Posts Tagged ‘Mariano Rajoy’

A Tale of Two Countries: Germany and Spain

Monday, January 23rd, 2012

Germany’s unemployment declined more than predicted in December as car and machinery exports boomed and one of the mildest winters on record helped construction jobs. The number of jobless people declined a seasonally adjusted 22,000 to 2.89 million, according to the Nuremberg-based Federal Labor Agency.  Economists had forecast a decline of 10,000.  The adjusted jobless rate fell to just 6.8 percent.  German firms are working virtually nonstop to fulfill orders for exports and investment goods.  As a result, the nation has defied a debt crisis that the European Commission fears will unleash a recession throughout the Eurozone.  The Munich-based IFO Institute’s measure of business confidence also rose unexpectedly in December.  Polls show that the majority of Germans see their jobs as secure even as Europe’s biggest economy slows.  Forward-looking indicators including IFO’s underscore that the German jobs motor is fundamentally intact, said Johannes Mayr, a senior economist at Bayerische Landesbank in Munich.

Except for an unexpected 6,000 increase in October, German unemployment has declined in every month since June 2009. The average jobless total in unadjusted terms for 2011 was well below the three million mark, Labor Agency head Frank-Juergen Weise said.  “German unemployment mastered the dual impact of the debt crisis and weakening economic growth in 2011 but these risks remain, accompanying us as we enter the new year, Weise said.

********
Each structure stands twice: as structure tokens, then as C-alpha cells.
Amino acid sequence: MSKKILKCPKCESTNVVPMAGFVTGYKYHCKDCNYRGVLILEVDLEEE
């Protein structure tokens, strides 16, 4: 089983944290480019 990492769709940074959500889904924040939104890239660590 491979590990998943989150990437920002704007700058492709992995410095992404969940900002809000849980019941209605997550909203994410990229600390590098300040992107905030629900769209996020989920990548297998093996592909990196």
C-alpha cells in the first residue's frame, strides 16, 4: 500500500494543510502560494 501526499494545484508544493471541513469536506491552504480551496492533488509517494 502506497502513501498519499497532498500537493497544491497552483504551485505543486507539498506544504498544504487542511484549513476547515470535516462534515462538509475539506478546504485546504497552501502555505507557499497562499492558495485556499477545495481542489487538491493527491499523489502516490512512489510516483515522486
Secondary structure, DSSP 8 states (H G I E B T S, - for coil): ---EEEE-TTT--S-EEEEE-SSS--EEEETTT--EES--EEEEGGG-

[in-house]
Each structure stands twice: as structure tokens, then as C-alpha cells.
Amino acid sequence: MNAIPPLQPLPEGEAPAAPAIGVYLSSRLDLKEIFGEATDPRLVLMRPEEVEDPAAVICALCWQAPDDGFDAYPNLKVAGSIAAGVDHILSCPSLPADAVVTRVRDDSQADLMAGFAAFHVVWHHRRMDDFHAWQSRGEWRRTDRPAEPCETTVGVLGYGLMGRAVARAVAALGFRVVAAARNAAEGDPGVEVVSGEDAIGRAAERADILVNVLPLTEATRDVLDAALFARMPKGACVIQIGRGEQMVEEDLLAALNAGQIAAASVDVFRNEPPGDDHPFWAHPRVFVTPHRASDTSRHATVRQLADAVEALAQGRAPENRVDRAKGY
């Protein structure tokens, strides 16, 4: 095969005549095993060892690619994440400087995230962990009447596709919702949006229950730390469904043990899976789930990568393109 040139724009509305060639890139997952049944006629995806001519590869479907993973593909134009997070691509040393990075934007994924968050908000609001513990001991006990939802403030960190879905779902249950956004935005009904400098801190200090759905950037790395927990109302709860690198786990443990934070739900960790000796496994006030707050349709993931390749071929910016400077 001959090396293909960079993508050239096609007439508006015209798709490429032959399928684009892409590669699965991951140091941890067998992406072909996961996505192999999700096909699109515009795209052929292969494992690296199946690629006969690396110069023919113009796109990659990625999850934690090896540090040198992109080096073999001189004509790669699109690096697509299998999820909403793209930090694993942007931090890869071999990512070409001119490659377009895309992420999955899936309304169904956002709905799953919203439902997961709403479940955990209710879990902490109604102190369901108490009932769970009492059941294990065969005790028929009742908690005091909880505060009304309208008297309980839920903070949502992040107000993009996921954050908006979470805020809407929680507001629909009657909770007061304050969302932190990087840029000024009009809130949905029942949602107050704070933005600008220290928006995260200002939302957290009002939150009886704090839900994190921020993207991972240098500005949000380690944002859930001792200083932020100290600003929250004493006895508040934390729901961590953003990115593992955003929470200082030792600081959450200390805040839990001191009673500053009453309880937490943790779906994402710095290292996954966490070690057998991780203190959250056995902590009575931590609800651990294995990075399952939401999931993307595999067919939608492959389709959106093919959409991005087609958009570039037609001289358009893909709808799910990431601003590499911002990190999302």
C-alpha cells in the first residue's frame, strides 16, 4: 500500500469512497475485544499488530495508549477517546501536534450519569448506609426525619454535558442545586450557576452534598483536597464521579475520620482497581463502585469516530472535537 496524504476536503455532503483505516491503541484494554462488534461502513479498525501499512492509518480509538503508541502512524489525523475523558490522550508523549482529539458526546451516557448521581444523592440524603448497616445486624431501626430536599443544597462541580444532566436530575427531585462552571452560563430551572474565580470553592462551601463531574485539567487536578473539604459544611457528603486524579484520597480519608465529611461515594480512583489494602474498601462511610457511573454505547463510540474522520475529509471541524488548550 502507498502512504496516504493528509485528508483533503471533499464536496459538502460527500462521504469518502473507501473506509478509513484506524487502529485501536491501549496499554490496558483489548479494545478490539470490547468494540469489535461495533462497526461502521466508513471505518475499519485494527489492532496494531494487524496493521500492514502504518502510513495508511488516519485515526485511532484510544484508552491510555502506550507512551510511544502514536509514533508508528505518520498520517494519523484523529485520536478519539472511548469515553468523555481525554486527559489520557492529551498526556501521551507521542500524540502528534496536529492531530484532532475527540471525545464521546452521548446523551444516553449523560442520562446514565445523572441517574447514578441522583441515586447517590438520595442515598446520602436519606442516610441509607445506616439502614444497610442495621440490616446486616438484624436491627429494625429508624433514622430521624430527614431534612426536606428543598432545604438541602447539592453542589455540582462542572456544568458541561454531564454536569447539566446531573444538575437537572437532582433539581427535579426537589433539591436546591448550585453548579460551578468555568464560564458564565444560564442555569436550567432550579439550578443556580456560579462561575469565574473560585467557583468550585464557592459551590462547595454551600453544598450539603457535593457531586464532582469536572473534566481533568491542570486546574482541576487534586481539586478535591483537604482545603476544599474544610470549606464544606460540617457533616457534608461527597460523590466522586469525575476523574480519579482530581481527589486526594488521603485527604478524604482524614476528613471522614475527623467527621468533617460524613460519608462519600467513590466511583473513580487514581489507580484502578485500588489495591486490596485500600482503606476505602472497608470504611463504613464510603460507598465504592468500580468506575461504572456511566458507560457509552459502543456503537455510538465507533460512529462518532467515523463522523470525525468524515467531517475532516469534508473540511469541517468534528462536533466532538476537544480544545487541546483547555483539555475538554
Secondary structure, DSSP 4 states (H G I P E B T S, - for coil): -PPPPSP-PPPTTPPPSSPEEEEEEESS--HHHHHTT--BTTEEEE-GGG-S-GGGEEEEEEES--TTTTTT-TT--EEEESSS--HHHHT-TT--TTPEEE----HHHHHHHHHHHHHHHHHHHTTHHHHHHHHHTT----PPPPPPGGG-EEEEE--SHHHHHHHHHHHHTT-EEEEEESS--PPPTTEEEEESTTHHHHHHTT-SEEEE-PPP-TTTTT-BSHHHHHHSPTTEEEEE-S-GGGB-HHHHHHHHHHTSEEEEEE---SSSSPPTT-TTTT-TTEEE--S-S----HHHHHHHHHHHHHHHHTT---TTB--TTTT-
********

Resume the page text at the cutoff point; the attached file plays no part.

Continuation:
Both the jobless total and the jobless rate were at their lowest level since unification in 1991, noted German Economy Minister Philipp Roesler. “2011 can be described as the most successful since German unification for working people,” Roesler said.  “Demand for labor remains very high, despite the current economic risks.  Overall, the upturn in employment should continue, albeit at a slower rate.  The labor market remains one of the main pillars of our economy,” the minister said.

The national statistics office Destatis reported that the number of employed people in Germany hit a new record of 41.04 million in 2011, with more than 500,000 jobs created.  It was the first time the number of people working in Germany has risen above 41 million, Destatis said.  The nation’s population is approximately 82 million.

“Overall, labor market conditions will remain markedly healthier in Germany than in most other countries in Europe in the months ahead,” said IHS Global Insight’s Timo Klein. At present, Germany is confronting a shortage of skilled labor.  Leading economists anticipate that Germany’s economic growth will slow in 2012, in line with other major Eurozone economies, which may put a squeeze on wages and jobs.  But, unemployment at a record low for the last 20 years, is a position that most countries envy and a sign of the way Germany has rebuilt itself since the Wall was torn down.

“Germany’s manufacturing and export-driven economy finished the year strongly — piling on another 22,000 jobs in December,” said Anthony Cheung of market analysts RANsquawk.  “Behind the strong performance lie some adept moves by Germany’s exporters.  As their Eurozone markets weakened, they have been very good at moving their focus elsewhere.  German carmakers have more than compensated by dramatically growing sales to developing markets.”

This is one reason why companies are not shedding significant staff, even if the economy hits a downturn, said Berenberg Bank’s Holger Schmieding.

Germany’s labor market strength means that domestic demand will “remain a pillar of support” to the eurozone “under very challenging circumstances otherwise,” Schmieding said.  The Eurozone badly needs this help.  For example, Spain again published dire labor market data with the jobless rate rising by nearly 2,000 in December when compared with November.  Eurostat’s most recent data showed October unemployment in Spain at 22.8 percent, by far the Eurozone’s highest.